The Gong P o k e r ,......................................347 To place Water in a Drinking-Glass upside d o w n ,..........................................348 The Revolving I m a g e , ............................849 Fire by P e r c u s s io n ,................................ 350 To put a Lighted Candle under Water without Extinguishing it, . . . . 351 The Immovable C a r d , ............................352 An Amusing R e c r e a t io n ,....................... 352 Inexplicable Motion and Sound, . . . 352 Curious Effects of Oil upon Water, and Water upon O i l ,..................................... 353 Another Curious Experiment with Oil and W ater,............................................... 354 The Mechanical Bucephalus, . . . . 354 Solid Steel will Float upon Water, . . 856 A Mariner’s Compass made on a Lady’ s T h i m b l e , ............................................... 356 Magical In c r e a s e ,......................................357 The Balanced T u r k , .................................857 The Real W ill-o’-the-Wisp, . . . . 358 Curious M o t i o n s ,..................................... 359 The Man in the M o o n , ............................ 360 The Mimic Vesuvius,.................................360 The Revolving S yph on,............................ 362 The Mimic Gas H o u s e ,............................ 863 A Flying T o y , .......................................... 364 The Revolving Serpent,............................365 The Ring Suspended by a Burnt T h r e a d ,................................................... 366 The Spanish D a n c e r,................................ 366 The Funny F u n n e l , .................................367 Manner of Melting Steel and Seeing it L iq u ify ,....................................................368 A Trick by Means o f which you Change the Color of the Plumage of a Bird, or the Petal of a F low er,....................... 369 A Magic Picture, representing alter­ nately Summer and Winter, . . . 369 A Color which you can cause to Appear and D isa p p e a r ,..................................... 370 The Magic P o r t r a it ,................................ 370 To Draw Two Figures with Charcoal on a Wall, so that one will Light a Taper, and the other Extinguish i t , ............................................................. 371 A Vessel that will let Water out at the Bottom, as soon as the Mouth is un­ corked, ................................................... 371

PA R T V III.

pisccllanrons Erichs. PAGE

The Magic P u r s e ,......................................872 To Place Seven Counters upon an Eight-pointed S ta r,................................ 373 The Twelve-cornered Arithmetical S t a r , ........................................................ 374 The Secret of Clairvoyance or Second Sight, ....................................................375 The Oval P u z z l e ,......................................380 The Magical Arrangement,....................... 381 How to Cut a Visiting Card for a Cat to Jump through i t , ............................ 382 The Board and B a l l , .................................882 To Tell a Person any Number he may privately fix o n , ..................................... 388 The Cypher P u z z l e ,................................. 3S4 The Remainder,.......................................... 884 The S p h y n x ,............................................... 585 The Crowning P u z z l e ,............................ 386 The Carpenter P u zzled ,............................ 886 The Magic Star,.......................................... 387 The Row of F ig u res,................................ 389 The Board and R i n g s , ............................ 3S9 Key, Heart, and A rrow ,............................ 390 The Perplexed C arpenter,................... 392 . Scraps for the C u r io u s ,............................ 892 To find Six times Thirteen in Twelve, 393 A very Pretty, and Hitherto Unknown, Game at Cards, called T ontine, with which a large Party may be Amused, 393 To make a Straw Cross Turn, by Pouring on it Two or Three Drops of W a t e r , ....................................................394 Permutation T a b l e , .................................394 An Extremely Amusing Trick, . . . 395 Peculiar Properties of the Numbers 37 and 7 3 , ................................................ 395 Two Dice being thrown on the Table, to find out the Spots on them with­ out Seeing them ,..................................... 396 To Show some Worms in a Bottle after having put into it Earth and W a t e r , ....................................................396 Piquet on Horseback,.................................397 Mode o f Printing a Card on a White Handkerchief,.......................................... 898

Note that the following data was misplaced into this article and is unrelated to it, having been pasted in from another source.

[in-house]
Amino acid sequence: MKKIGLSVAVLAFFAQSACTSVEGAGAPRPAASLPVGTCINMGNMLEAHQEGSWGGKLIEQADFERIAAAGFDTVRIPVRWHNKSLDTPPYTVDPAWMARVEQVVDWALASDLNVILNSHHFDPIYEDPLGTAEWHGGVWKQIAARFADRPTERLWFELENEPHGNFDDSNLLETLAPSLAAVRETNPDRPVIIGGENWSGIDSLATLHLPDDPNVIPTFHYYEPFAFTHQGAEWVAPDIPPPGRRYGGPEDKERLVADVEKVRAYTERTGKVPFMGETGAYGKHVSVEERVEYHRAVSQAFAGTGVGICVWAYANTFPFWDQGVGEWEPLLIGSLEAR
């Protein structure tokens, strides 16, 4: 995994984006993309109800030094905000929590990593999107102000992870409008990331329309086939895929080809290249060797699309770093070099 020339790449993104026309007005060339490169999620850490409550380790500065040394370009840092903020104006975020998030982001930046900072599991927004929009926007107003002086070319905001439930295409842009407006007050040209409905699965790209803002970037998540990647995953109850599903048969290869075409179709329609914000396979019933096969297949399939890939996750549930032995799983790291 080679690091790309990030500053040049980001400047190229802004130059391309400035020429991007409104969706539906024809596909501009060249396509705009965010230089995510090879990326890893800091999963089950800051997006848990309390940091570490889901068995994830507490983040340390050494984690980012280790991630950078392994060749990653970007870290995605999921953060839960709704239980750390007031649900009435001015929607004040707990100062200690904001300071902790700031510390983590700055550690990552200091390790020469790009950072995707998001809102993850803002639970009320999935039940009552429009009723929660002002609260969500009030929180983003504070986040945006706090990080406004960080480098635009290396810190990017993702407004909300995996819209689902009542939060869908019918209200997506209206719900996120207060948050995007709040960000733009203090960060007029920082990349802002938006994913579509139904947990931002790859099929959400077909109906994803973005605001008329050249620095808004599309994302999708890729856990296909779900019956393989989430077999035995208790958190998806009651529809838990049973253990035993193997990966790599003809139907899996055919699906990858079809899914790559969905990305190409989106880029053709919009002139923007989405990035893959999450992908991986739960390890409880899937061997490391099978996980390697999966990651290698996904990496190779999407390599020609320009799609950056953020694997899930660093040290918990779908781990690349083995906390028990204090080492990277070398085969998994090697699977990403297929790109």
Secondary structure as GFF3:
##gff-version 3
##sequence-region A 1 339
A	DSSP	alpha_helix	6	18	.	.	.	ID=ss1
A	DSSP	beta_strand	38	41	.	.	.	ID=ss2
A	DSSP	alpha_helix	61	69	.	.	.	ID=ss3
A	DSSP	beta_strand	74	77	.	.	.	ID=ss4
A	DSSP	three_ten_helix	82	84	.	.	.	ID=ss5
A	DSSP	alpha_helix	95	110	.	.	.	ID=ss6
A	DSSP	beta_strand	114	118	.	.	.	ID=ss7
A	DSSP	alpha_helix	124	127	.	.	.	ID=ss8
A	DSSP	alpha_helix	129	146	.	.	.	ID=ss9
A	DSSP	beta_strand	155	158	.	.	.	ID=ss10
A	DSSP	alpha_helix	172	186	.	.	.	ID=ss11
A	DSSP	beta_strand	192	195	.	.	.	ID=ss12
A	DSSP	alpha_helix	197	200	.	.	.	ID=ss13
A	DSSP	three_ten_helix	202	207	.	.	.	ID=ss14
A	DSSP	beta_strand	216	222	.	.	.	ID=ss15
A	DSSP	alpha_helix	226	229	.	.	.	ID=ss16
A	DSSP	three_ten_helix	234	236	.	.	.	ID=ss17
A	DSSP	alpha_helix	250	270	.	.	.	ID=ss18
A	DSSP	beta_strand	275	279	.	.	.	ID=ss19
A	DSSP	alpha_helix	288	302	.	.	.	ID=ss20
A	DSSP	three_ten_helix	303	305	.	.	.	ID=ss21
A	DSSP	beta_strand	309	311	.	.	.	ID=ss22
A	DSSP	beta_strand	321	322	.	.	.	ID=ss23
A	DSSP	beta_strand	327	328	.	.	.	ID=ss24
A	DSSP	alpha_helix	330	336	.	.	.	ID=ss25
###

TH E SECRET OUT; O R,

ONE THOUSAND TRICKS W IT H CARDS, 2 lutr otljcr

Uccrcations.

General Rules for Amateurs.

I. Never give any warning of the trick you are about to perform; lest the spectator, prepared for the effect which you desire to produce, should have sufficient time to guess the cause. II. Whenever it is possible to do so, be prepared with several means of performing the same trick ; so that if any of the spec足 tators should chance to guess one, you may be able to employ another and totally different method of arriving at the same conclusion, thus leading the audience to believe that no discovery had really been made. III. Never do the same trick twice over; in doing so you violate the first and leading rule for success : since the spectators will be prepared for the effect you desire to produce. IV. If you are requested to repeat a trick, never refuse pointblank to do so ; as this would excite a suspicion of the slenderness of your resources : but tell the audience you will exhibit it in another form, which will, of course, prevent them from insisting further. You will then perform one which has some direct or indirect connexion with it. You may then say that it is the same trick, performed by the same means, but exhibited under a different aspect. This artifice rarely fails of producing an effect. Y . If you continually perform only sleight-of-hand tricks, which depend entirely for their success on the nimbleness of the fingers,